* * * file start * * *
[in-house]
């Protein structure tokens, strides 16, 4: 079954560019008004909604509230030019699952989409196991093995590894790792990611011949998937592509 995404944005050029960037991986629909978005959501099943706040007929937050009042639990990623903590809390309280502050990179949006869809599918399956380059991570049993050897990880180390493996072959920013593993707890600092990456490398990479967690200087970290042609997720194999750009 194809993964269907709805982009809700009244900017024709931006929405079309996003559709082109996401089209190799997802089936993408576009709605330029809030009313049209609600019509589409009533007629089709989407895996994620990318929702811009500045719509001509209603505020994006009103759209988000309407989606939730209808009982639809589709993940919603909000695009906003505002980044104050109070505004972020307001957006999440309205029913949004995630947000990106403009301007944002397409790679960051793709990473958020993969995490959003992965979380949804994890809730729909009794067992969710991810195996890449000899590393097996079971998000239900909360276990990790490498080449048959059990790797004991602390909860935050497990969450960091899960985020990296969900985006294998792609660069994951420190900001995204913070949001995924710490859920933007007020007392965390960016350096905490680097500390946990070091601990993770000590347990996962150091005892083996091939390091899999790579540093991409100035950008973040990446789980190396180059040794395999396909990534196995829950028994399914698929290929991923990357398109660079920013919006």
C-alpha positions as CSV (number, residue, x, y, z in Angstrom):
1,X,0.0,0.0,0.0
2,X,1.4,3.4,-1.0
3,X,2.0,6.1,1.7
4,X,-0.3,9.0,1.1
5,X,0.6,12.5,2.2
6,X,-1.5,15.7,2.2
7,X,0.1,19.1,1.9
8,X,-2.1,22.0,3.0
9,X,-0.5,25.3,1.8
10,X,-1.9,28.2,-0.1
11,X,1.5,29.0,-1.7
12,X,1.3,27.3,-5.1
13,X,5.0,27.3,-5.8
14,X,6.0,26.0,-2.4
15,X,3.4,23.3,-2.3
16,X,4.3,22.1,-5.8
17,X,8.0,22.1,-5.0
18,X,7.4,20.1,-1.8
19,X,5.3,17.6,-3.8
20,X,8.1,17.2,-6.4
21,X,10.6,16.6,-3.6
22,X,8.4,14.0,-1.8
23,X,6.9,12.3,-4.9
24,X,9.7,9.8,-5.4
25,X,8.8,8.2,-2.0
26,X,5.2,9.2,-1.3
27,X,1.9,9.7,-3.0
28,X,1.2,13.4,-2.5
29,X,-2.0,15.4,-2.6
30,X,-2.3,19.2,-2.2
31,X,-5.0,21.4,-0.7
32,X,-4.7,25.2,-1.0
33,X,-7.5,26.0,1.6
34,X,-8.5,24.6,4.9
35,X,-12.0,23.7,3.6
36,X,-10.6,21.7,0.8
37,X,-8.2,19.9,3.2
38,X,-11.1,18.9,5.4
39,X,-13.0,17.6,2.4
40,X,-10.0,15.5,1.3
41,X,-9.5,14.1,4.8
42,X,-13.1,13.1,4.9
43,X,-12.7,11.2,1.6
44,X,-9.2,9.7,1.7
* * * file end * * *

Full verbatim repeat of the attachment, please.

[in-house]
């Protein structure tokens, strides 16, 4: 079954560019008004909604509230030019699952989409196991093995590894790792990611011949998937592509 995404944005050029960037991986629909978005959501099943706040007929937050009042639990990623903590809390309280502050990179949006869809599918399956380059991570049993050897990880180390493996072959920013593993707890600092990456490398990479967690200087970290042609997720194999750009 194809993964269907709805982009809700009244900017024709931006929405079309996003559709082109996401089209190799997802089936993408576009709605330029809030009313049209609600019509589409009533007629089709989407895996994620990318929702811009500045719509001509209603505020994006009103759209988000309407989606939730209808009982639809589709993940919603909000695009906003505002980044104050109070505004972020307001957006999440309205029913949004995630947000990106403009301007944002397409790679960051793709990473958020993969995490959003992965979380949804994890809730729909009794067992969710991810195996890449000899590393097996079971998000239900909360276990990790490498080449048959059990790797004991602390909860935050497990969450960091899960985020990296969900985006294998792609660069994951420190900001995204913070949001995924710490859920933007007020007392965390960016350096905490680097500390946990070091601990993770000590347990996962150091005892083996091939390091899999790579540093991409100035950008973040990446789980190396180059040794395999396909990534196995829950028994399914698929290929991923990357398109660079920013919006």
C-alpha positions as CSV (number, residue, x, y, z in Angstrom):
1,X,0.0,0.0,0.0
2,X,1.4,3.4,-1.0
3,X,2.0,6.1,1.7
4,X,-0.3,9.0,1.1
5,X,0.6,12.5,2.2
6,X,-1.5,15.7,2.2
7,X,0.1,19.1,1.9
8,X,-2.1,22.0,3.0
9,X,-0.5,25.3,1.8
10,X,-1.9,28.2,-0.1
11,X,1.5,29.0,-1.7
12,X,1.3,27.3,-5.1
13,X,5.0,27.3,-5.8
14,X,6.0,26.0,-2.4
15,X,3.4,23.3,-2.3
16,X,4.3,22.1,-5.8
17,X,8.0,22.1,-5.0
18,X,7.4,20.1,-1.8
19,X,5.3,17.6,-3.8
20,X,8.1,17.2,-6.4
21,X,10.6,16.6,-3.6
22,X,8.4,14.0,-1.8
23,X,6.9,12.3,-4.9
24,X,9.7,9.8,-5.4
25,X,8.8,8.2,-2.0
26,X,5.2,9.2,-1.3
27,X,1.9,9.7,-3.0
28,X,1.2,13.4,-2.5
29,X,-2.0,15.4,-2.6
30,X,-2.3,19.2,-2.2
31,X,-5.0,21.4,-0.7
32,X,-4.7,25.2,-1.0
33,X,-7.5,26.0,1.6
34,X,-8.5,24.6,4.9
35,X,-12.0,23.7,3.6
36,X,-10.6,21.7,0.8
37,X,-8.2,19.9,3.2
38,X,-11.1,18.9,5.4
39,X,-13.0,17.6,2.4
40,X,-10.0,15.5,1.3
41,X,-9.5,14.1,4.8
42,X,-13.1,13.1,4.9
43,X,-12.7,11.2,1.6
44,X,-9.2,9.7,1.7